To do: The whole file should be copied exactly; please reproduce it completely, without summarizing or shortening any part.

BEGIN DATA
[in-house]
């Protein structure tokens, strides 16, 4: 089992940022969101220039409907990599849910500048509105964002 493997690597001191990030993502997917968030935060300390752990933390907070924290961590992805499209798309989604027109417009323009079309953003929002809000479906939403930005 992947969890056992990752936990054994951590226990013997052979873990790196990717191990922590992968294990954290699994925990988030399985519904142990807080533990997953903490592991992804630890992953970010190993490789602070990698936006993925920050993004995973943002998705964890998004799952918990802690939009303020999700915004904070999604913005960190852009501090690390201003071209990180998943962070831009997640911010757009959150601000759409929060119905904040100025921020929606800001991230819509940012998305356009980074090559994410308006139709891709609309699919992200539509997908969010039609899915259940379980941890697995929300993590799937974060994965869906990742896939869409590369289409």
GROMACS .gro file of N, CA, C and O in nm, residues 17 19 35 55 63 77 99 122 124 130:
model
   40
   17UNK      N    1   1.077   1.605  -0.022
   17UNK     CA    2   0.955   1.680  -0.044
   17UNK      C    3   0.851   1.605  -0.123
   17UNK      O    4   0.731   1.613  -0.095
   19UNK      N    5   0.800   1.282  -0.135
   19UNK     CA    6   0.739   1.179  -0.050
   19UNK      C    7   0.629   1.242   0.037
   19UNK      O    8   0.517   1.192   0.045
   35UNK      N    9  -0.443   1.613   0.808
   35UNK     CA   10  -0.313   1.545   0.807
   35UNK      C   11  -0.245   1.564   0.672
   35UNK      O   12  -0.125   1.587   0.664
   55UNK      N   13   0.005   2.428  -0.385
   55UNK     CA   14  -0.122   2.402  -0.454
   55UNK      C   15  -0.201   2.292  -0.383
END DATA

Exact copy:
[in-house]
């Protein structure tokens, strides 16, 4: 089992940022969101220039409907990599849910500048509105964002 493997690597001191990030993502997917968030935060300390752990933390907070924290961590992805499209798309989604027109417009323009079309953003929002809000479906939403930005 992947969890056992990752936990054994951590226990013997052979873990790196990717191990922590992968294990954290699994925990988030399985519904142990807080533990997953903490592991992804630890992953970010190993490789602070990698936006993925920050993004995973943002998705964890998004799952918990802690939009303020999700915004904070999604913005960190852009501090690390201003071209990180998943962070831009997640911010757009959150601000759409929060119905904040100025921020929606800001991230819509940012998305356009980074090559994410308006139709891709609309699919992200539509997908969010039609899915259940379980941890697995929300993590799937974060994965869906990742896939869409590369289409």
GROMACS .gro file of N, CA, C and O in nm, residues 17 19 35 55 63 77 99 122 124 130:
model
   40
   17UNK      N    1   1.077   1.605  -0.022
   17UNK     CA    2   0.955   1.680  -0.044
   17UNK      C    3   0.851   1.605  -0.123
   17UNK      O    4   0.731   1.613  -0.095
   19UNK      N    5   0.800   1.282  -0.135
   19UNK     CA    6   0.739   1.179  -0.050
   19UNK      C    7   0.629   1.242   0.037
   19UNK      O    8   0.517   1.192   0.045
   35UNK      N    9  -0.443   1.613   0.808
   35UNK     CA   10  -0.313   1.545   0.807
   35UNK      C   11  -0.245   1.564   0.672
   35UNK      O   12  -0.125   1.587   0.664
   55UNK      N   13   0.005   2.428  -0.385
   55UNK     CA   14  -0.122   2.402  -0.454
   55UNK      C   15  -0.201   2.292  -0.383